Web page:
This lack of collecting beyond the First World War is something I have noticed in many medical museums. Why is it so hard for us to imagine a history of medicine beyond the guts, gore and pain of the nineteenth century operating theatre?  Personally I think there’s an aura of the past about famous doctors and surgeons like Joseph Lister, Edward Jenner, John Snow or William Osler that somehow makes them seem more important. Maybe it’s because the gruesome, outdated and strange tools and remedies of the era seem stranger to us than the stuff of ‘modern medicine’ – the everyday things you can find in a GP surgery or a hospital.

I believe that it is actually this everyday stuff of medicine in the last 100 years that we should be collecting. Museums may seem to be about the past, but they are really about the future. What are the stories and objects people will want to see in exhibitions in 25 years, 50 years or 100 years? What will people think of medicine in 1948 or indeed 2018 when they enter into the realm of ‘history’?  Anniversaries like NHS70 remind us that the mid-20th century is a crucial point in the history of medicine and now is the time to be capturing those objects and stories. With that in mind, the Royal College of Physicians would like to collect and display objects related to the foundation of the NHS and its early years.

Medicine between about 1940 and 1990 represents a period of monumental change. Antibiotics and organ donation, genetic testing and the emergence of HIV/AIDS – displaying the many innovations of the 20th century presents an enormous challenge. As a curator though you aren’t just looking to capture moments of discovery (although that’s important), you are looking for objects that tell a personal story. Sometime which has inspired me about the People’s History of the NHS project is the emphasis they place on the individual experiences of patients. When a visitor comes to a museum, they want to understand what people thought and felt in the past. Whether it’s a doctor or a patient, understanding what a particular artefact meant to someone – how they used it, what it reminds them of, why they kept it. These details can helps us to interpret these items meaningfully for the visitor.

One of the greatest challenges I have found in collecting objects from the 20th century is that people often think their items aren’t important enough to go in a museum. Yet it is often these everyday objects which have the most fascinating stories. Any object can be history if it captures a person’s thoughts or feelings at a particular moment in history. Part of the interesting thing about the RCP Museum is we are interesting in the experiences of both patients and doctors – but ideally stories which bring both together, which help us to understand how patients and doctors have interacted in the past. Two items from our collection illustrate the kinds of artefacts we’d like to collect and display from the NHS era: an early telegram from a doctor desperately seeking insulin to save the life of  young diabetic patient, and this 1994 oesophageal stent, donated by our president-elect Andrew ‘Bod’ Goddard. Stents like these are used in the treatment of cancer, helping to ensure that tumours don’t block the food pipe. Originally invented in the 1880s, this type of plastic model was introduced in the 1970s. However, the plastic stents were difficult to place – something which Dr Goddard dreaded as a trainee doctor. More recently, much more flexible expanding metal stents have been introduced, making these uncomfortable versions a thing of the past. As Bod says, ‘As they are for my patients, oesophageal stents are close to the heart’.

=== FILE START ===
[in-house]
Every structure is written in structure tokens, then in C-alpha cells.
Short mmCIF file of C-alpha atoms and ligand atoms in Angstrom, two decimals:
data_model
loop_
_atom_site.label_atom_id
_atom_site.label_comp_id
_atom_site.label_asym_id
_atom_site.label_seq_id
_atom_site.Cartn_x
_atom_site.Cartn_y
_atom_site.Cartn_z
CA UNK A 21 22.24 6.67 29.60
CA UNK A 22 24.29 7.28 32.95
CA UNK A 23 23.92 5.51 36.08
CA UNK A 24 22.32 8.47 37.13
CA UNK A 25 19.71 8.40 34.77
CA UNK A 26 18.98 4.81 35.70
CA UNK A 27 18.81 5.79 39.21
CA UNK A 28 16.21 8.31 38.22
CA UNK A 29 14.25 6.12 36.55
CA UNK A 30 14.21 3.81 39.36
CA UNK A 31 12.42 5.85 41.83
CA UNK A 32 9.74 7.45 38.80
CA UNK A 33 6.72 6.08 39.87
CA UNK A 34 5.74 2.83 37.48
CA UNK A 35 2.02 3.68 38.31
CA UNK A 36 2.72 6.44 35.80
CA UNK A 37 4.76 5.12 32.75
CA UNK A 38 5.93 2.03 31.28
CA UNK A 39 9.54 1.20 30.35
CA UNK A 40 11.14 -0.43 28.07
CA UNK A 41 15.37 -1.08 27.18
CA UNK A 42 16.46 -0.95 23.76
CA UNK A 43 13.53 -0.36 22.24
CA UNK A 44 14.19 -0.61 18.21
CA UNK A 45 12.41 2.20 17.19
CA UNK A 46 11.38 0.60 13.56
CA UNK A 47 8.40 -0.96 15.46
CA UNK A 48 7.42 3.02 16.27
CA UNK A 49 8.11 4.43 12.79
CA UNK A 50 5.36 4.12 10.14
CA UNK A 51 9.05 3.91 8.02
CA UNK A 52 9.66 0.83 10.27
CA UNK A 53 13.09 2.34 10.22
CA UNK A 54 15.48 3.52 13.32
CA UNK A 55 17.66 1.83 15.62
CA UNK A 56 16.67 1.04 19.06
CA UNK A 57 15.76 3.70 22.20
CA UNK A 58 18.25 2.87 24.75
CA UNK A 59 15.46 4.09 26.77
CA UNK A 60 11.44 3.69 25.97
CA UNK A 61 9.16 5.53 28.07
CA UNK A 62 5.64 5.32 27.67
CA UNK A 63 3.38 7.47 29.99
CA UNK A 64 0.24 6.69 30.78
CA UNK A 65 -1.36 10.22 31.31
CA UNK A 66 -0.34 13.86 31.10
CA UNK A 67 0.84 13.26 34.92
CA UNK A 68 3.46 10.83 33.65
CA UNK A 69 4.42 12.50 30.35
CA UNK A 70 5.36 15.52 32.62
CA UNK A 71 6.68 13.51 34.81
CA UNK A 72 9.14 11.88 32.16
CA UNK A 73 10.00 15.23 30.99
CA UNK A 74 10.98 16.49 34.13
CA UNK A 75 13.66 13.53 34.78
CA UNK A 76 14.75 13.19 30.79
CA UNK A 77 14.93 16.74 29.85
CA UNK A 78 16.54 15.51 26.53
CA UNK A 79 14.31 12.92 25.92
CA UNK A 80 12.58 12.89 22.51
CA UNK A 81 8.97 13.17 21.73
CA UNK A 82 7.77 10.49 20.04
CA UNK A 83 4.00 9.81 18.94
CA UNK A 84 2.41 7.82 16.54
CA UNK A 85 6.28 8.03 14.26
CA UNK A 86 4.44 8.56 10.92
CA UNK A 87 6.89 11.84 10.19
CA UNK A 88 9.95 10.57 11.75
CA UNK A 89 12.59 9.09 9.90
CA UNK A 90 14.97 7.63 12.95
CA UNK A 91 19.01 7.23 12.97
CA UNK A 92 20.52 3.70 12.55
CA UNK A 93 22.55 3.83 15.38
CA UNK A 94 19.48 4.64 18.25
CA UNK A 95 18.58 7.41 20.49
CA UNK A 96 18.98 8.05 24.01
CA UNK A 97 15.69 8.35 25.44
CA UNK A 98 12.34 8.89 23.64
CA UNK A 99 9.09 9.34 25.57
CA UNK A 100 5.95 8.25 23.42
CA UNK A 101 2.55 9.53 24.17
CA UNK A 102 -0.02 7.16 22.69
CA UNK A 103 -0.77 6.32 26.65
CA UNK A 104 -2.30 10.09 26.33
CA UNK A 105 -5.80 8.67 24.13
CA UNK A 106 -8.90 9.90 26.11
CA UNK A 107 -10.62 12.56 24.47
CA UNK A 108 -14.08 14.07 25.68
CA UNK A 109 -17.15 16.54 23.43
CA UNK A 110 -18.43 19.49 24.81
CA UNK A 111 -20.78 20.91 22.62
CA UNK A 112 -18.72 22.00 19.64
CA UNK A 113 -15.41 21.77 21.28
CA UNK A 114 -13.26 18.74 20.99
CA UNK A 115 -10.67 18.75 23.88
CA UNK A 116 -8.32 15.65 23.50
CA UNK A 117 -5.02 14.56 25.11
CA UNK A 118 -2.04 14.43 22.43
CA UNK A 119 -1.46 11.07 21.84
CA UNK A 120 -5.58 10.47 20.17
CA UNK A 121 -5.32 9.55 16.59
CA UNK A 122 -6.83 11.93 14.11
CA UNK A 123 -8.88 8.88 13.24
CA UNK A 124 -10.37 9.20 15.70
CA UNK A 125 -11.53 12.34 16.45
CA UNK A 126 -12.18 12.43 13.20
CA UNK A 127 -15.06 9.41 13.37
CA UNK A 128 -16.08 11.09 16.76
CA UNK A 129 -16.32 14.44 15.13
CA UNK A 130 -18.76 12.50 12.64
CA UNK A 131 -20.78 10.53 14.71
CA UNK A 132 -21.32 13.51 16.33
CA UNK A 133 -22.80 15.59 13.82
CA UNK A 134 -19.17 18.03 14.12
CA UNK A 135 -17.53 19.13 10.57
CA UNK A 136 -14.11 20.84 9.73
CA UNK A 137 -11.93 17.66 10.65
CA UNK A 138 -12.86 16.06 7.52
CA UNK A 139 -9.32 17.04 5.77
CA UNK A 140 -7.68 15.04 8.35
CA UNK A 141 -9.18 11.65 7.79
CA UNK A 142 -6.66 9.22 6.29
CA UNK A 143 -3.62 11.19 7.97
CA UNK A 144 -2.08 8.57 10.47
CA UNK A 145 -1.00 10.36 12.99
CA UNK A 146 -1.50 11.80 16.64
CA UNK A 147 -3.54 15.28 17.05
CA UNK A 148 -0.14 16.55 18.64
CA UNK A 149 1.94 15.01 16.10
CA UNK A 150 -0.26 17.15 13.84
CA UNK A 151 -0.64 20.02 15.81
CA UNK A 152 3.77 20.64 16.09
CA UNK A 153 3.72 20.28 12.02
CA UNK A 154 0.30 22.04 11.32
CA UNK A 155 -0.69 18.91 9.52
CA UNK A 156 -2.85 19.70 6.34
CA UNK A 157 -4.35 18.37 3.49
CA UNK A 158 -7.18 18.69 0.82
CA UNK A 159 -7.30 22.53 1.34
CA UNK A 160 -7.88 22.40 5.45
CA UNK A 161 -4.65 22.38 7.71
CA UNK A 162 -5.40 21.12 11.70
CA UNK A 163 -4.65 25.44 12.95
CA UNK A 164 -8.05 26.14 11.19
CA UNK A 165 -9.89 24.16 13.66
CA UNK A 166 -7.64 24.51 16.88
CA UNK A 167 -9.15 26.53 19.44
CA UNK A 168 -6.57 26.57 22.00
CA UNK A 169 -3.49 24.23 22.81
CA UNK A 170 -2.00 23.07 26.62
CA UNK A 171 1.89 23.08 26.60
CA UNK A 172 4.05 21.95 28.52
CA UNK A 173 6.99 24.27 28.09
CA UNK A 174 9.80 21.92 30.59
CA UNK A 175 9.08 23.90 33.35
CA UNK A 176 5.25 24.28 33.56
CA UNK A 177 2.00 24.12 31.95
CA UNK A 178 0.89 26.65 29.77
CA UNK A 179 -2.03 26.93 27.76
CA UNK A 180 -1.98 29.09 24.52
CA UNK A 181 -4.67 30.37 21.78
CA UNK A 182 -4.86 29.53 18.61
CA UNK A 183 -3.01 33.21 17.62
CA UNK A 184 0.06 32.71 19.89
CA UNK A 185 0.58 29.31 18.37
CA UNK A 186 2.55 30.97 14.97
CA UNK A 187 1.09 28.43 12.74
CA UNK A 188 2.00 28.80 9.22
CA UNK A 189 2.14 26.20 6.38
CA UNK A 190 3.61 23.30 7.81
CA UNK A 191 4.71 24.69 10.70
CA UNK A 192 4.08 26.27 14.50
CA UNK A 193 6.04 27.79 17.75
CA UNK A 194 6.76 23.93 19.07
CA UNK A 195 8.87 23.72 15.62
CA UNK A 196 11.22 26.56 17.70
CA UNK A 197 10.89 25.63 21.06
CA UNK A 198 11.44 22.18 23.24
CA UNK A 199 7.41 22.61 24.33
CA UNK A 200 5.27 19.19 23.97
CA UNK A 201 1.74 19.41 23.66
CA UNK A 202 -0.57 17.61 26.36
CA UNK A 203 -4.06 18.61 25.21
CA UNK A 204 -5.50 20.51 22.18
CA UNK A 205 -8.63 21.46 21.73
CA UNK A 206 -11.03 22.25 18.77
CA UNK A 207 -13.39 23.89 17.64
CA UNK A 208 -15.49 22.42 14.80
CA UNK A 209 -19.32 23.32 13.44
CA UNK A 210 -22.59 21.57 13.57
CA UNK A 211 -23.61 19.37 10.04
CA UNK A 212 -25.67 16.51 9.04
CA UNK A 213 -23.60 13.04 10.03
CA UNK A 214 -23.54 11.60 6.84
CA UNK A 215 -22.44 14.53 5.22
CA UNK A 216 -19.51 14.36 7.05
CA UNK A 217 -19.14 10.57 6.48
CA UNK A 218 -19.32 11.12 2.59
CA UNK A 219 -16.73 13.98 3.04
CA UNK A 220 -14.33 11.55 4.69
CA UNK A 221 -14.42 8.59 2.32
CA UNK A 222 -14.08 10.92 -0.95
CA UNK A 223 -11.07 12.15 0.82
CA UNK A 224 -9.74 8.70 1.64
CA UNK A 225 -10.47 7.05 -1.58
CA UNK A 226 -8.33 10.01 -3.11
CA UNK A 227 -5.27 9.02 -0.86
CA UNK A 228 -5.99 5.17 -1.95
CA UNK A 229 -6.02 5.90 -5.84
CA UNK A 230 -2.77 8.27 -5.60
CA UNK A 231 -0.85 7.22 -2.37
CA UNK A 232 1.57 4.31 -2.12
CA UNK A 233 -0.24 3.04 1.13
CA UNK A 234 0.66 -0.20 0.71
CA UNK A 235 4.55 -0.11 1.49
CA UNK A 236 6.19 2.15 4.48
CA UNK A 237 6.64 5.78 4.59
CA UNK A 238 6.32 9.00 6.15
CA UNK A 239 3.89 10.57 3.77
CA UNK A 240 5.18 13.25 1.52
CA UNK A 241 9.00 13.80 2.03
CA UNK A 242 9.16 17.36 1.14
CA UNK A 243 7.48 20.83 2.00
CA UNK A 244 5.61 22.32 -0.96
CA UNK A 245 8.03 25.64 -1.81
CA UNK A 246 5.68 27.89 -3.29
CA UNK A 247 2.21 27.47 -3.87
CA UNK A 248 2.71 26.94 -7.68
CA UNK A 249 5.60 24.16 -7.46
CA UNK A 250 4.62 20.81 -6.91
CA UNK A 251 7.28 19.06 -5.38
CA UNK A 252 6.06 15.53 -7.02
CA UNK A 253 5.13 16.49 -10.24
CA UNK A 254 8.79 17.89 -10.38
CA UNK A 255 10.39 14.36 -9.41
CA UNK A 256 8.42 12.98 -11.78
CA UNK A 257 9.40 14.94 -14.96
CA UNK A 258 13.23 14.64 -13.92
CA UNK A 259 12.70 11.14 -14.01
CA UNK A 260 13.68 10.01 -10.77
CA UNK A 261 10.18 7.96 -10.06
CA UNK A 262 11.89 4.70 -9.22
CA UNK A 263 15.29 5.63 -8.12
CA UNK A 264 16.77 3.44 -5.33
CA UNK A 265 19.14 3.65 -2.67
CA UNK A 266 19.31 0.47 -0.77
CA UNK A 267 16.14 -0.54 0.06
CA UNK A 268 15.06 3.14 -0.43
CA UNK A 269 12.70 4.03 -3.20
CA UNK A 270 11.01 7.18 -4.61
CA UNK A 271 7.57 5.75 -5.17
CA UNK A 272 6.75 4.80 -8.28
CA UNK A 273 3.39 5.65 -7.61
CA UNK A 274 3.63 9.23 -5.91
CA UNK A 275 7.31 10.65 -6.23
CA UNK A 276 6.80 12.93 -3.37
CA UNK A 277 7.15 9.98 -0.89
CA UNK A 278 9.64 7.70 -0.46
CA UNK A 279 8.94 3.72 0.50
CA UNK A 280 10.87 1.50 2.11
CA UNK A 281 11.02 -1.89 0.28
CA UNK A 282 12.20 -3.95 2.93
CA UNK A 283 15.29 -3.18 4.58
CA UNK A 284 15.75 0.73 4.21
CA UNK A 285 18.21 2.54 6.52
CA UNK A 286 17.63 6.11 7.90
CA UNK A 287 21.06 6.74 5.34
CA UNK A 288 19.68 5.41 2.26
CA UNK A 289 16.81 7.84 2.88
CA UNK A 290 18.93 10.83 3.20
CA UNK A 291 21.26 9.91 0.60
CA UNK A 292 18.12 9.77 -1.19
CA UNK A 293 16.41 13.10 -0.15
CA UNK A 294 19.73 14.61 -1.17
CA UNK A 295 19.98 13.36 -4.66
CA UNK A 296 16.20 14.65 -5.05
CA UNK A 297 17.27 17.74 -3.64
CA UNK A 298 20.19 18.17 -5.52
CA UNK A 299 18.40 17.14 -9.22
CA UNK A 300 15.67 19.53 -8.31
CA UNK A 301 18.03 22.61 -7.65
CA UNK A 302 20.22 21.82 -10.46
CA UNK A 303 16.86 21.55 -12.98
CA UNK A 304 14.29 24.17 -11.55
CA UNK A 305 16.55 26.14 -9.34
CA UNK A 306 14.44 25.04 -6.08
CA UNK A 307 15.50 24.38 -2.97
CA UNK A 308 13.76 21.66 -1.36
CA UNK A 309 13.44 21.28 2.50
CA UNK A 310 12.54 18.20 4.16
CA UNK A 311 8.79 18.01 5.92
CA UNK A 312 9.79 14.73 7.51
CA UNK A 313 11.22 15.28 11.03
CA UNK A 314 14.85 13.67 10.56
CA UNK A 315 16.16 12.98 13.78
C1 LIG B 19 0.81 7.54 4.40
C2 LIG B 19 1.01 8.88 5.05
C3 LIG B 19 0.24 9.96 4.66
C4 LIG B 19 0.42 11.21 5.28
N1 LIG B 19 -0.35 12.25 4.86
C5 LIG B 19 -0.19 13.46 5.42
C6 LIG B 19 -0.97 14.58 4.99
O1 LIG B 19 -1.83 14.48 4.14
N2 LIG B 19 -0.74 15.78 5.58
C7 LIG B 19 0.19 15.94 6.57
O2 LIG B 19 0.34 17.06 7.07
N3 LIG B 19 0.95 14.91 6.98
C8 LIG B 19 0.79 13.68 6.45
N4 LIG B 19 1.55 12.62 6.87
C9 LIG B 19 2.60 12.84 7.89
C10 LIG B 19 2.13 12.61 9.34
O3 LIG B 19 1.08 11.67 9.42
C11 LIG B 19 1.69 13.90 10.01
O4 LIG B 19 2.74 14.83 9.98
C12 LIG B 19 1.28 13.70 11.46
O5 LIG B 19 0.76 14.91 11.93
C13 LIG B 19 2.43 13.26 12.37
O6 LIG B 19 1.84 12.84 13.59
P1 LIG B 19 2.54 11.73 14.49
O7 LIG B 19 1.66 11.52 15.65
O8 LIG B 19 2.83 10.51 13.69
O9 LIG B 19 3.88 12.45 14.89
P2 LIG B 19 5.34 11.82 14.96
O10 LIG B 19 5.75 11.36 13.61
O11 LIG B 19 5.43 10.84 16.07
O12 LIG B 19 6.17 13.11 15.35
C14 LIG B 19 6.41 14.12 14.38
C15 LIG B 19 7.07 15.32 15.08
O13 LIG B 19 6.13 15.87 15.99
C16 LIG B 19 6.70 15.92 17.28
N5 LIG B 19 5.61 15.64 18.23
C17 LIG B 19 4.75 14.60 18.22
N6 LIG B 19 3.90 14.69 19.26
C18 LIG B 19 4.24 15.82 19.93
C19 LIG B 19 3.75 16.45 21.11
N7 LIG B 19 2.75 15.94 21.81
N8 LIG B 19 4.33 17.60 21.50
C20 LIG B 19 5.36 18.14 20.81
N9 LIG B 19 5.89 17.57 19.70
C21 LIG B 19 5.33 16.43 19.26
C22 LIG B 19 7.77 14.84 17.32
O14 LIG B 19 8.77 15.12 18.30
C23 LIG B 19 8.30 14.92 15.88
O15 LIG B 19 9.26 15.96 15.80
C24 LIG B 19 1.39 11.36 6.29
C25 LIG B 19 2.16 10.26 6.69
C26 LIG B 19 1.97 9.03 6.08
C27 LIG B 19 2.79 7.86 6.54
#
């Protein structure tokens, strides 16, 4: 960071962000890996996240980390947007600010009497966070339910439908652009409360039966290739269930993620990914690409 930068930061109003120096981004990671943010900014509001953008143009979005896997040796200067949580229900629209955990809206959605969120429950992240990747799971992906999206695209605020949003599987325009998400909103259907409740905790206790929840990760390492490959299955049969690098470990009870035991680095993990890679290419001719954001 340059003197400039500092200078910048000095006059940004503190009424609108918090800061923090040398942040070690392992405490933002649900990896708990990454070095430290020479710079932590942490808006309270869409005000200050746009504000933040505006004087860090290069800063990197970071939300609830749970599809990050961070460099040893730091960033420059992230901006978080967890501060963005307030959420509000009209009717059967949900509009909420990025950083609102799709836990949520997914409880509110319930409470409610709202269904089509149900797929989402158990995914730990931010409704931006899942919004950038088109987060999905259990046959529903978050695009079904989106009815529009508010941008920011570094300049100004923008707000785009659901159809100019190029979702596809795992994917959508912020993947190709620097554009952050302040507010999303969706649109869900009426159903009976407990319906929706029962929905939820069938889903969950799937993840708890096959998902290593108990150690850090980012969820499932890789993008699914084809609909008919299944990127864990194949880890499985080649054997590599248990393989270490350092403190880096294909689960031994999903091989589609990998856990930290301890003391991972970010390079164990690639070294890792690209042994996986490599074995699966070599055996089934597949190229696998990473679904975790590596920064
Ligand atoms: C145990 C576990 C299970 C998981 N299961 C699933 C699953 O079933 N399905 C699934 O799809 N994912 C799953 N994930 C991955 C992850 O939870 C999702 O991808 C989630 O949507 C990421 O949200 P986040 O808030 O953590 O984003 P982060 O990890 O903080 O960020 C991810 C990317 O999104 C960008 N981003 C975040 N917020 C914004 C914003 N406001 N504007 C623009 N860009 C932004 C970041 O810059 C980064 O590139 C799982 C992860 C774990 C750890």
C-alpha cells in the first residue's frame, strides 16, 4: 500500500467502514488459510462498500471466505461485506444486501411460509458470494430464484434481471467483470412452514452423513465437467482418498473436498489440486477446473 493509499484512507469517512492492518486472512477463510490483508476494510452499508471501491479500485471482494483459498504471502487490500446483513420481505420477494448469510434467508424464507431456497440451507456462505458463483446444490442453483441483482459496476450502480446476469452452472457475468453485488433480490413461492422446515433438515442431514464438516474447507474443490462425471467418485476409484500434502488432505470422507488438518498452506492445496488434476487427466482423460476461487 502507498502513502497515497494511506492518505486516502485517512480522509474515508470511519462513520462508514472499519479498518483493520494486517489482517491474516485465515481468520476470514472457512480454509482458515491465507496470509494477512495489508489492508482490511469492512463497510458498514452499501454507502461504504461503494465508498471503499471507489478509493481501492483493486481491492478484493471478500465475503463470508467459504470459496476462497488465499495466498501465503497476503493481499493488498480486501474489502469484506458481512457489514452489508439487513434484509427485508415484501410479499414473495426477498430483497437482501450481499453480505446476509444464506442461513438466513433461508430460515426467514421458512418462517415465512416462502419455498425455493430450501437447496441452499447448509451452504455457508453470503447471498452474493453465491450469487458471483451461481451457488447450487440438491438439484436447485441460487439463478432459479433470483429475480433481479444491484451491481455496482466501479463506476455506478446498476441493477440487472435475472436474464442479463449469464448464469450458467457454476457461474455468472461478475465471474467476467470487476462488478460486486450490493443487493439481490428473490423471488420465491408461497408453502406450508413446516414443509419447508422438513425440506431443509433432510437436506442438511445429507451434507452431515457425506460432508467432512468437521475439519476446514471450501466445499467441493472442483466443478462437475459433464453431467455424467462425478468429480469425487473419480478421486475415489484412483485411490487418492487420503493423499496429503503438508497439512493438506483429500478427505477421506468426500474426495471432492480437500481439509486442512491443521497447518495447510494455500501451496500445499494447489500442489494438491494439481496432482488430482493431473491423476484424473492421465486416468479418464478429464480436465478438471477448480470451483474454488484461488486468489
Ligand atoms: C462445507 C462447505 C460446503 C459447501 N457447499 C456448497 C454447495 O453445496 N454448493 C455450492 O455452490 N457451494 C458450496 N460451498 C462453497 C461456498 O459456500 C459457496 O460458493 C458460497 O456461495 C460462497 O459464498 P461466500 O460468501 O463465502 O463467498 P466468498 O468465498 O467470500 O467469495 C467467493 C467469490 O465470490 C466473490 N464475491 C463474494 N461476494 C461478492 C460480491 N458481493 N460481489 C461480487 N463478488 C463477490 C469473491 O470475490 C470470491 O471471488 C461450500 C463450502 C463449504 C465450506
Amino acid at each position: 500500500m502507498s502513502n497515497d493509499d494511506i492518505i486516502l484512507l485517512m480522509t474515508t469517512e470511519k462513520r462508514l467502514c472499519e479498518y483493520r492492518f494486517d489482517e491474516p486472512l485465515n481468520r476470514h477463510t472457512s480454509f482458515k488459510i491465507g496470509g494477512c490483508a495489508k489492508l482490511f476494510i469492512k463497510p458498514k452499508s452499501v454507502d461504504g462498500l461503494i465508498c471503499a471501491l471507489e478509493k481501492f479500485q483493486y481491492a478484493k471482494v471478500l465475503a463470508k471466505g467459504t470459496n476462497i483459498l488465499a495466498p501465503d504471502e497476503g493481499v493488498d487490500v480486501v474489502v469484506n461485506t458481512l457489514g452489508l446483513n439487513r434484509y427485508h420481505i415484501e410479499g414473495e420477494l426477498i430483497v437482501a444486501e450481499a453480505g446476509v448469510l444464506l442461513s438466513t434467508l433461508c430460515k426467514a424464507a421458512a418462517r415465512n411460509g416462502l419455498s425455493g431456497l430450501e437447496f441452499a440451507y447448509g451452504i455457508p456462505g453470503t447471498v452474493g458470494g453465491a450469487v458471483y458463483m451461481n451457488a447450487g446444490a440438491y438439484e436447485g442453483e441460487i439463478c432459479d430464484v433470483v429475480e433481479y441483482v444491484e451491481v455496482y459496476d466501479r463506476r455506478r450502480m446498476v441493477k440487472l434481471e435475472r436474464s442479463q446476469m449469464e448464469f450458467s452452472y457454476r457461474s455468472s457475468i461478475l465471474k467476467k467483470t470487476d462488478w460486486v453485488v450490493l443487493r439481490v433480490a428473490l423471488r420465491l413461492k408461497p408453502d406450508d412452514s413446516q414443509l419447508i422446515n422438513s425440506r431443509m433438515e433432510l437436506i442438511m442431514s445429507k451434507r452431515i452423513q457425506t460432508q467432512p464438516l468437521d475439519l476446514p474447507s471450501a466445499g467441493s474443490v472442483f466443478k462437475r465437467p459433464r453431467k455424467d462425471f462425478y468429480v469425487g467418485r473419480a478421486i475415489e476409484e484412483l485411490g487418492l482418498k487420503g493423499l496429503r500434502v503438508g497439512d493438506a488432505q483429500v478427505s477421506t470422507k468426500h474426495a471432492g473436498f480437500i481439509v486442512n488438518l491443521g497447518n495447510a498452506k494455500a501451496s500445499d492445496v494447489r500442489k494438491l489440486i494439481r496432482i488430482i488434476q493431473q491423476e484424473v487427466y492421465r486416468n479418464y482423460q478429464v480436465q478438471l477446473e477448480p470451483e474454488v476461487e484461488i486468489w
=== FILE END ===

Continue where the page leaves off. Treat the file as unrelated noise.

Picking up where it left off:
If you are interesting in donating something to the Royal College of Physicians related to the NHS, please email history@rcplondon.ac.uk   But first, let me tell you a bit more about what we can and cannot collect, and how you can contribute your objects to our collections!

Note from the editors: Remember, the People’s History of the NHS ‘Virtual Museum of the NHS’ is also collecting. We would be thrilled to collect images of all your NHS objects, big or small — and to hear, save, and share all your stories about them.

 

And if you can’t wait to see more objects, don’t forget to watch this wonderful series on BBC 4, Monday night at 9:00 and available on iPlayer! Objects and stories contributed by members like you tell the human story of the NHS from 1948 until today.